This is where the debate over local vs international school in Singapore comes in. For PRs and Singaporeans, local school is a fantastic choice at low cost. Foreigners can also apply to local school and shave thousands of dollars from annual expenditure! It is not always easy to get a spot, but the financial and educational benefits are worth the effort (expat mums are known to volunteer at local schools to improve their chances!). There are subsidies on the local school fees for the first two years if your child is a foreign student, and even when that windfall finishes, the monthly sum averages around $500 per month as opposed to typical international school fees which can top $3k per month, per child! For citizens and PRs, the educational costs are heavily subsidised and so the school fees are nominal. Local schools also provide school bus services which are a snip of the cost of international school bus fees, so you can also make a big saving on getting your child to school and back. P1 registration has just finished for this year but speak to MOE about finding a spot for your child if this is an avenue you are keen to explore.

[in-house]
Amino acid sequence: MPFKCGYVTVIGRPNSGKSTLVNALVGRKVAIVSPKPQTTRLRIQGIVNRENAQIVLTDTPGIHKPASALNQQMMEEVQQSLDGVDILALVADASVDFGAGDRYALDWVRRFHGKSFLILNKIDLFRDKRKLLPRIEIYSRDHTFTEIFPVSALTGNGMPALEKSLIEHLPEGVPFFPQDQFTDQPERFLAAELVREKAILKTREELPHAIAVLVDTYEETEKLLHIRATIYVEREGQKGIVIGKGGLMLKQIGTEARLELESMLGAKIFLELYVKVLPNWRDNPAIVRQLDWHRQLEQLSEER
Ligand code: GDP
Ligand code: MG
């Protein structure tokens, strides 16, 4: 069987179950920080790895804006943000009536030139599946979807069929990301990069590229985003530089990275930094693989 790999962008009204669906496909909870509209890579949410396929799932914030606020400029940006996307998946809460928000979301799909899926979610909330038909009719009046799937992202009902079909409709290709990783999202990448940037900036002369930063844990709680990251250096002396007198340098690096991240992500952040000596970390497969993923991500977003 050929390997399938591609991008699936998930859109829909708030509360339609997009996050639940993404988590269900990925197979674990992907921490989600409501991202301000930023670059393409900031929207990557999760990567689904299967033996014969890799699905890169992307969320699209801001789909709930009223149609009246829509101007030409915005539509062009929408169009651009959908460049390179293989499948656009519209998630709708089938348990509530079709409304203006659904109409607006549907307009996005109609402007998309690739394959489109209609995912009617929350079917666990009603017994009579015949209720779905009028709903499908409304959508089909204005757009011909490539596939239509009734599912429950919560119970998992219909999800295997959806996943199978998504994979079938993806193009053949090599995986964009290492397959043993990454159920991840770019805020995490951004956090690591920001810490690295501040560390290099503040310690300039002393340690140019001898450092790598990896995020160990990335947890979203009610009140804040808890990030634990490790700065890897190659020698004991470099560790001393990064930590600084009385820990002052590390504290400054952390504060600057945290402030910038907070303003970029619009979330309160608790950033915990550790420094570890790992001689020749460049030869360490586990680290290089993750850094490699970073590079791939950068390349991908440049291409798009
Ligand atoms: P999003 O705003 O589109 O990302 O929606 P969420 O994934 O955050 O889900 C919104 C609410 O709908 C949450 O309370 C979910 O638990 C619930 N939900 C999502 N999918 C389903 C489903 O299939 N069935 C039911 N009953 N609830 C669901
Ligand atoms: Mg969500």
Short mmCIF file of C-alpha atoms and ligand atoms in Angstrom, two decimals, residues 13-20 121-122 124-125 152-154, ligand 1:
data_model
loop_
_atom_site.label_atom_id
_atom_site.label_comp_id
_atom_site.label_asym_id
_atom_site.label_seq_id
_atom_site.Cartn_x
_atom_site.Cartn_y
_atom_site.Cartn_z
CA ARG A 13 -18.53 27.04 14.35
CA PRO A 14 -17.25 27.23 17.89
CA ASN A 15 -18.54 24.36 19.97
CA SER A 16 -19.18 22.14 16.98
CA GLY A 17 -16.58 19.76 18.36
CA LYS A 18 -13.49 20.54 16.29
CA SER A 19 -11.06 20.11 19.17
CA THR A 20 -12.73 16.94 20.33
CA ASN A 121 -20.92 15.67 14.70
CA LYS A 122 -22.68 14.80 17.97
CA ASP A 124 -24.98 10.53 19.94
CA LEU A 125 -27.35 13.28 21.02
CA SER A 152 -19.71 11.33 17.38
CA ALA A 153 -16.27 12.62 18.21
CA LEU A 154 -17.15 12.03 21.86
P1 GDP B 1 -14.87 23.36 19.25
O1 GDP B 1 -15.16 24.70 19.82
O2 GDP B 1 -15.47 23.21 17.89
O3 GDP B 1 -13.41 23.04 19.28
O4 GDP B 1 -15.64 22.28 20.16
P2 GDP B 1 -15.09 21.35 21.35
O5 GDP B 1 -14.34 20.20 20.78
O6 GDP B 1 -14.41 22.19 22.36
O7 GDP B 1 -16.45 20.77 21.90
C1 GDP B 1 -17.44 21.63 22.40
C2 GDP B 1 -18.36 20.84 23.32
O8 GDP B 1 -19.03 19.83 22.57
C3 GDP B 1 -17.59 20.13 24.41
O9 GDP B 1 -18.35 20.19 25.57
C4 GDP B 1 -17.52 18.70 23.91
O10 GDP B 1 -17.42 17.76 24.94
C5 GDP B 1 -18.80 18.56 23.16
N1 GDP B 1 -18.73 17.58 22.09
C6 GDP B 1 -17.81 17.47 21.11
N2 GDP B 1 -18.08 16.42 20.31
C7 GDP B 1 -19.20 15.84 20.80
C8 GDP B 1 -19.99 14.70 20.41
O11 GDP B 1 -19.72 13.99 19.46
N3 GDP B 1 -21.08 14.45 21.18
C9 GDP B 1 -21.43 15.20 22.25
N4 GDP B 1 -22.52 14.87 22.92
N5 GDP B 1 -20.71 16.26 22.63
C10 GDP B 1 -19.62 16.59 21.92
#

If local school is not a route you want to take, then there are a plethora of great international schools to choose from. You just need to compare prices and find one that suits your child AND your budget. Our school selector is a fantastic tool to help you do just that or get the lowdown on what the cost of international schools really is with our comprehensive chart.
Groceries can soon empty the bank account if you are buying trolley loads from Cold Storage or Market Place (is it possible to go in there for a loaf of bread and NOT spend $100?). But we have found some nifty money-saving tips that will see that loaf of bread not needing to stretch quite so far.